You can now buy the recently released book, Fall of a Thousand Suns: How Near Misses and Comet Impacts affected the Religious Beliefs of our Ancestors. It is available through iBooks and Amazon.


This website only lists information on modern-day comets and meteor showers. The book, however, thoroughly investigates how specific ancient impacts and near misses changed religious beliefs around the world.

Comet Faye

Comet Faye


Discovery of Comet Faye (4P/Faye)

On November 22nd of 1843, Herve Faye spotted a comet near Gamma Orionis while using a telescope at the Royal Observatory in Paris. Faye was a graduate and eventual professor at Ecole Polytechnique, one of the preeminent schools for applied mathematics in France.


Herve Faye

Herve Faye

(1814– 1902)

His small comet was already a month past perihelion. It was incredible faint, at the time of discovery, but became a naked eye comet by the end of the month. Faye's discovery was covered by press worldwide and earned him the Lalande Prize in 1844 and a membership in the Academy of Sciences.


As Herve Faye raced to determine the orbit of the comet, others did as well. Unfortunately, for Faye he had some unfavorable days of viewing when others did not.


Thomas James Henderson calculated that it was a short-period comet with an orbital period of 6.58 years, which meant it never traveled beyond the orbit of Neptune. Urbain Le Verrier refined Henderson's calculations and believed the orbital period of Comet Faye was 7.43 years. Due to a close encounter with Jupiter, at 0.25 AU, Verrier believed that Comet Faye would once again reach perihelion in April of 1851. Close, but no cigar. The comet arrived slightly earlier than Henderson's prediction in November of 1850.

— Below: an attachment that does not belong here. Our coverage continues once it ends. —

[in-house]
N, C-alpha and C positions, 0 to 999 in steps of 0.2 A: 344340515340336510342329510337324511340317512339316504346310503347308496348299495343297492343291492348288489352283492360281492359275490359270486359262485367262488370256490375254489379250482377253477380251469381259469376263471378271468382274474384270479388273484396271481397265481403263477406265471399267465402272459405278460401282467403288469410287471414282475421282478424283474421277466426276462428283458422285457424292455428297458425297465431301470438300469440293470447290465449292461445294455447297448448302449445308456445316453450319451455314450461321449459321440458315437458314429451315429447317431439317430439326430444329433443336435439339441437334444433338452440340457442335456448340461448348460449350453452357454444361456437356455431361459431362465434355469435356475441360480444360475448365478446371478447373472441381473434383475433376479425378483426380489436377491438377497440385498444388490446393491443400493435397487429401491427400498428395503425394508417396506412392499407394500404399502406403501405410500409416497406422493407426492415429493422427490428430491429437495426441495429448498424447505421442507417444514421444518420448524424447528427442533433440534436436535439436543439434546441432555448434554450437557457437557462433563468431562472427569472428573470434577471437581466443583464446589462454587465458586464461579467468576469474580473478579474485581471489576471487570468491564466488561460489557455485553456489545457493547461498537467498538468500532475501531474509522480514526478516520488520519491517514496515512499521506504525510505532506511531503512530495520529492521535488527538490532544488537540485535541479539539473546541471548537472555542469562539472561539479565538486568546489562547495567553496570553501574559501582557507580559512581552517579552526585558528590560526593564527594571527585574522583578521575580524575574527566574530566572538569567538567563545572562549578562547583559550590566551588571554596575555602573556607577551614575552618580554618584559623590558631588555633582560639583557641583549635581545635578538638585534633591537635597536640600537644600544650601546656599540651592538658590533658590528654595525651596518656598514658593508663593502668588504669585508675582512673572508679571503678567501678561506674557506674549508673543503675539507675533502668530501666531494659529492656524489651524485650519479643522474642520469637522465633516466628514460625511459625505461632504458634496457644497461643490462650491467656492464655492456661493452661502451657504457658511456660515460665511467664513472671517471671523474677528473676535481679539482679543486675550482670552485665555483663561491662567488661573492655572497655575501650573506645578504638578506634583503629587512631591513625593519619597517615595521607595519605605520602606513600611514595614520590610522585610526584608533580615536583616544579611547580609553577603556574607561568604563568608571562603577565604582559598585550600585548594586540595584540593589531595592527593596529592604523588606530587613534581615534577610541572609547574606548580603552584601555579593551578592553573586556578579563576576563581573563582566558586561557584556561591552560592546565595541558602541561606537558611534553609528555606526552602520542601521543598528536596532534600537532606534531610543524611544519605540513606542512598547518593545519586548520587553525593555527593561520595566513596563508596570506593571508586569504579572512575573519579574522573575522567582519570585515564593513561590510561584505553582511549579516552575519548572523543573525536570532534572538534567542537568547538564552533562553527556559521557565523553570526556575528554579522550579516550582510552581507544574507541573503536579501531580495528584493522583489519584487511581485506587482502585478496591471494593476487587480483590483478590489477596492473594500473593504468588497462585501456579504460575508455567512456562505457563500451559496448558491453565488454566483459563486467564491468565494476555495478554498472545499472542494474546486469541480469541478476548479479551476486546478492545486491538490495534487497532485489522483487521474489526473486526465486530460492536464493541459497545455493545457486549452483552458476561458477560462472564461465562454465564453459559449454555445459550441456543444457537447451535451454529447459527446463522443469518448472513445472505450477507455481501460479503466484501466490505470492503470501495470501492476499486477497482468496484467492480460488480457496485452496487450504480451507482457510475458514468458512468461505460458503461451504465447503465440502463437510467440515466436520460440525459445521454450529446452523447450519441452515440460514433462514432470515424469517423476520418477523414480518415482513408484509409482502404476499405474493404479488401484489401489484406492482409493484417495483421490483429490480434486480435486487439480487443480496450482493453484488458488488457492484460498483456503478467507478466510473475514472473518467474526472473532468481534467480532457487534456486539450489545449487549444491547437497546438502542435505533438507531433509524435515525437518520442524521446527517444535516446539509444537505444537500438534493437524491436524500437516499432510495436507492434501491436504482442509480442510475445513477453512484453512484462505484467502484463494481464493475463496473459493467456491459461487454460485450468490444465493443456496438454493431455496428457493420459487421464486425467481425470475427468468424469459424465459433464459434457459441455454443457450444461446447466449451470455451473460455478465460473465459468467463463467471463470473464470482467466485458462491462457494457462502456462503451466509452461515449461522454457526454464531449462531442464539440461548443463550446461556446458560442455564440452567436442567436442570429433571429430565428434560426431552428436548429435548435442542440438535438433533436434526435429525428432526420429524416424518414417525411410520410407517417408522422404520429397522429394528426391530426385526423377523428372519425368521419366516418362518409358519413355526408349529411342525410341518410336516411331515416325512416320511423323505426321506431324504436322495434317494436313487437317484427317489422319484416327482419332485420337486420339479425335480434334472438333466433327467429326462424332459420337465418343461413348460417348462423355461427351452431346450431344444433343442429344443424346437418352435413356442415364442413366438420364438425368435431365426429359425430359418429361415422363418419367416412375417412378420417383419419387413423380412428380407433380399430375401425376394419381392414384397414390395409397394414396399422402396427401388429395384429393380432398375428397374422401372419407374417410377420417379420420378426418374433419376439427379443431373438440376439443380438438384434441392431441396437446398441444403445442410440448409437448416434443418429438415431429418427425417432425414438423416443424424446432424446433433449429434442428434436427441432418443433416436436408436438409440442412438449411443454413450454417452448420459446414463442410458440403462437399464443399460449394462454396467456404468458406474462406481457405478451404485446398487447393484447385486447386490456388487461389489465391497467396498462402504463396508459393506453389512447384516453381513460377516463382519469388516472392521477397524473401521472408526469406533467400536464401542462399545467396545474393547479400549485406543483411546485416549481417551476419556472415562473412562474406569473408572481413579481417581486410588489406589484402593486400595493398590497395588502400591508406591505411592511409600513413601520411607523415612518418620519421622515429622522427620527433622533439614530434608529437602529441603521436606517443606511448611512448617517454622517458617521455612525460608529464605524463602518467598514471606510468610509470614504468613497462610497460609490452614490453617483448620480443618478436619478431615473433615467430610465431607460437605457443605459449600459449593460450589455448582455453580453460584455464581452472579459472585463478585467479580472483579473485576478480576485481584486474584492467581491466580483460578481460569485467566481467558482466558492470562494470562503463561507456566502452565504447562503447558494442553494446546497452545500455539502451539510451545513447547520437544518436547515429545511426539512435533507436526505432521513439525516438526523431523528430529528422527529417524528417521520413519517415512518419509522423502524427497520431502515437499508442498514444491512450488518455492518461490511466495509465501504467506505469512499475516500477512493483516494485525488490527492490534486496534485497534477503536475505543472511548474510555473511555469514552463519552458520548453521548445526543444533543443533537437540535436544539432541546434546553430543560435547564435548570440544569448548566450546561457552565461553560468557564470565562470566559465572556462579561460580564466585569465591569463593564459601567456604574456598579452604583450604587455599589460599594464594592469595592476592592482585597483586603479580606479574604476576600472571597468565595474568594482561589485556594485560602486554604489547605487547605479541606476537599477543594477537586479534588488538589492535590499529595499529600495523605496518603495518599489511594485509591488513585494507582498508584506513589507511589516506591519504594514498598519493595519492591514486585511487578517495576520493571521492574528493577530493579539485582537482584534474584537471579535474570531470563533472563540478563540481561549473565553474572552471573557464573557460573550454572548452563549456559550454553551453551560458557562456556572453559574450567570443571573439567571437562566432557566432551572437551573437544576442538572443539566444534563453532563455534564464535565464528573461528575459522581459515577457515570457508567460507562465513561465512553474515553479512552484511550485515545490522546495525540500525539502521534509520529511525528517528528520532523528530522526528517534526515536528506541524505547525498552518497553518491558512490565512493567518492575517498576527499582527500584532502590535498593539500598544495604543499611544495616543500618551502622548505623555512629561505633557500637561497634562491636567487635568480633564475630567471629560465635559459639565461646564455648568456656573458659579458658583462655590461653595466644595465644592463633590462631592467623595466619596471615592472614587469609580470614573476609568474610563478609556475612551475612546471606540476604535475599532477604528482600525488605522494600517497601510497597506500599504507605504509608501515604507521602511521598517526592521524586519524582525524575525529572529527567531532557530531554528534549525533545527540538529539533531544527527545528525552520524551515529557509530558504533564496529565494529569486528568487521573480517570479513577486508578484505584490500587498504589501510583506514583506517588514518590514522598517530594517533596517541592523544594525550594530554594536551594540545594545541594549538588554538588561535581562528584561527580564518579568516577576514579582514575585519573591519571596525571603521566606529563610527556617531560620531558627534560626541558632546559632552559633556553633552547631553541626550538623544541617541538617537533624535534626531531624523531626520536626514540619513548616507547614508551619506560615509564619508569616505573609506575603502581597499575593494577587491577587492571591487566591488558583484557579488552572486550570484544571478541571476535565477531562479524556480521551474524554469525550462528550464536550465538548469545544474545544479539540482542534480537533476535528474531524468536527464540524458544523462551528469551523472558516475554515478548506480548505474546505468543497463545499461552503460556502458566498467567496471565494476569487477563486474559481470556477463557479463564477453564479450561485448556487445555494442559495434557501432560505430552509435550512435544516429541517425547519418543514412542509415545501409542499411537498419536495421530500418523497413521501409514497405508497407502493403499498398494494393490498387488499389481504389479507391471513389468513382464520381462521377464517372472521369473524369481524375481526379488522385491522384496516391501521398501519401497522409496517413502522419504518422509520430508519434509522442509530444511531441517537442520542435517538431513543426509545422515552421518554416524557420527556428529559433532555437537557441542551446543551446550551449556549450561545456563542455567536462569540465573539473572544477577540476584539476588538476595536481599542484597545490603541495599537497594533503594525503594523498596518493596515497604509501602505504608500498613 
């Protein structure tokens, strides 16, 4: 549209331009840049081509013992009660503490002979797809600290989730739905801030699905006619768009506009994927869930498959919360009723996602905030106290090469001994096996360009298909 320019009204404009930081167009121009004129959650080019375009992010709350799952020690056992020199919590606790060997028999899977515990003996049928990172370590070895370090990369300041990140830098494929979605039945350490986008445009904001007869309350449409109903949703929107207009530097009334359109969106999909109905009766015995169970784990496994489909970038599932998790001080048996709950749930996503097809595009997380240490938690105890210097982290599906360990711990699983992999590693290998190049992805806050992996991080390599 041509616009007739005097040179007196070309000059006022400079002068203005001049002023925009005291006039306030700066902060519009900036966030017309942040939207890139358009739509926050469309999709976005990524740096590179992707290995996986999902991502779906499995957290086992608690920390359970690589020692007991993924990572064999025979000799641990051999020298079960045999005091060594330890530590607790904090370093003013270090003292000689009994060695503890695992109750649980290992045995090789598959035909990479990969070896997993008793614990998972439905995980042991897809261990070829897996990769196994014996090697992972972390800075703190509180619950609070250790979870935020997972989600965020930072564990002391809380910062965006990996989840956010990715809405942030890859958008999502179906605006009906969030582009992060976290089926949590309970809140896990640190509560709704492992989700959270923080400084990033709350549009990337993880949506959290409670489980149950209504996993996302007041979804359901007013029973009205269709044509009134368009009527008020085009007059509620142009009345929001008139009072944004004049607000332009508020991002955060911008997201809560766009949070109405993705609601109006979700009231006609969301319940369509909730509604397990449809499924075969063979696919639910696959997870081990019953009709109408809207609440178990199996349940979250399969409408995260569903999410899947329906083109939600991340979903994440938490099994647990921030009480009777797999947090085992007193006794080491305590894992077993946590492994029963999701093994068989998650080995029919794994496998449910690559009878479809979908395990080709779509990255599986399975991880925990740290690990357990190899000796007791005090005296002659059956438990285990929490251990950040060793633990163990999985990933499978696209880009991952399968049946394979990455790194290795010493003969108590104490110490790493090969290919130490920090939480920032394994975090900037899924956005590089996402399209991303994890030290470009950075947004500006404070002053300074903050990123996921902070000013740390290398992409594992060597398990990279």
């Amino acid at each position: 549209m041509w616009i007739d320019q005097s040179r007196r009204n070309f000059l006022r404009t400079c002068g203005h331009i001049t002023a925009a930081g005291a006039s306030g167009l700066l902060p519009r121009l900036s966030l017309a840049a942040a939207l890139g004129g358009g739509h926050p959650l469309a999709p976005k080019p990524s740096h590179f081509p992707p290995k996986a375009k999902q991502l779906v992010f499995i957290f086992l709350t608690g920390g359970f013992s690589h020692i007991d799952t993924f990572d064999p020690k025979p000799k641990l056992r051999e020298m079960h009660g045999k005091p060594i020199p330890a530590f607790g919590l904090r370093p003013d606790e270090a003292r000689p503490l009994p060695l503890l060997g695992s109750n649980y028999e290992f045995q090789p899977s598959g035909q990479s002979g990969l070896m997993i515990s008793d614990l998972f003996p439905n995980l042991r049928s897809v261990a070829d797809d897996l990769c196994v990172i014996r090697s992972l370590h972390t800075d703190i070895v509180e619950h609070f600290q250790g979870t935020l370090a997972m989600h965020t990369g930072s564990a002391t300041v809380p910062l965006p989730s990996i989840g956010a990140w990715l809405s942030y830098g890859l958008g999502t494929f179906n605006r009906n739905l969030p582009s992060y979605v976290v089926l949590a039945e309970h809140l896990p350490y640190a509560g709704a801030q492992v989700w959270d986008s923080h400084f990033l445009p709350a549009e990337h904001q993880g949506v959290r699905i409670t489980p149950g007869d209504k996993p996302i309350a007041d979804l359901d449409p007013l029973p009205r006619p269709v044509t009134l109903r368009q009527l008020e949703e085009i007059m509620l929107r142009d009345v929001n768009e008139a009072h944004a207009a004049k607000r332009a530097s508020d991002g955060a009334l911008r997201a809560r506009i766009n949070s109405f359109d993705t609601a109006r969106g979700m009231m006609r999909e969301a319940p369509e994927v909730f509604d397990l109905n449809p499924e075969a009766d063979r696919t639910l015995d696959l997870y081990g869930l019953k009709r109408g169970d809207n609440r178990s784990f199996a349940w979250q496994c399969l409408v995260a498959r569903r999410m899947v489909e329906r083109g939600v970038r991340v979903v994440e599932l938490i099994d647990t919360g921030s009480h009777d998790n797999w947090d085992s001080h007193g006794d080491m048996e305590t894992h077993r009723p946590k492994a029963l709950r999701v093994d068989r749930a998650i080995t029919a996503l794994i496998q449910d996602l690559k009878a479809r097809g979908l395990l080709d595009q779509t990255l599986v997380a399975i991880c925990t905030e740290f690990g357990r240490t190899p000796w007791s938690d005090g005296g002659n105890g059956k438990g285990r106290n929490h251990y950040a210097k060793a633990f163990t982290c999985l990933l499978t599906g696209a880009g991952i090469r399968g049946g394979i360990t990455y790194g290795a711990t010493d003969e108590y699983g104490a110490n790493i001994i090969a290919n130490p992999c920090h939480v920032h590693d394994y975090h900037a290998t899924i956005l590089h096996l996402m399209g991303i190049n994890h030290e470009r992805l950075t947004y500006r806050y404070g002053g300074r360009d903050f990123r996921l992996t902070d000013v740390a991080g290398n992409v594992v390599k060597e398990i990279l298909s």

The comet has been "recovered" every orbit since its discovery, except for in 1903 and 1918.


Comet Faye was the fourth comet in history to have its orbital period definitively determined. As a result, it was formally named 4P/Faye. The three previous periodic comets were Halley's Comet (1P/Halley), Comet Encke (2P/Encke) and Comet Biela (3P/Biela). Unlike it predecessors, Comet Faye was named after its discoverer and not the individual who predicted its orbit. It was also the first comet in history to have its orbital path and period determined without using positions from prior orbits.


The nucleus of Comet Faye is thought to be around 2.1-miles-wide (3.5 km).







Return of Comet Faye (Next Appearance)

Comet Faye's last periheliion was on November 15, 2006. It reached an apparent magnitude of 9.5 during that orbit.


Its next perihelion will occur on May 29, 2014. During this next appearance, its apparent magnitude is expected to be around 12. The appearance of Comet Faye will come a few short months after what many expected to be one of the brightest comets in history, Comet ISON.



Orbital Period of Comet Faye

The orbital period of Comet Faye is 7.55 years.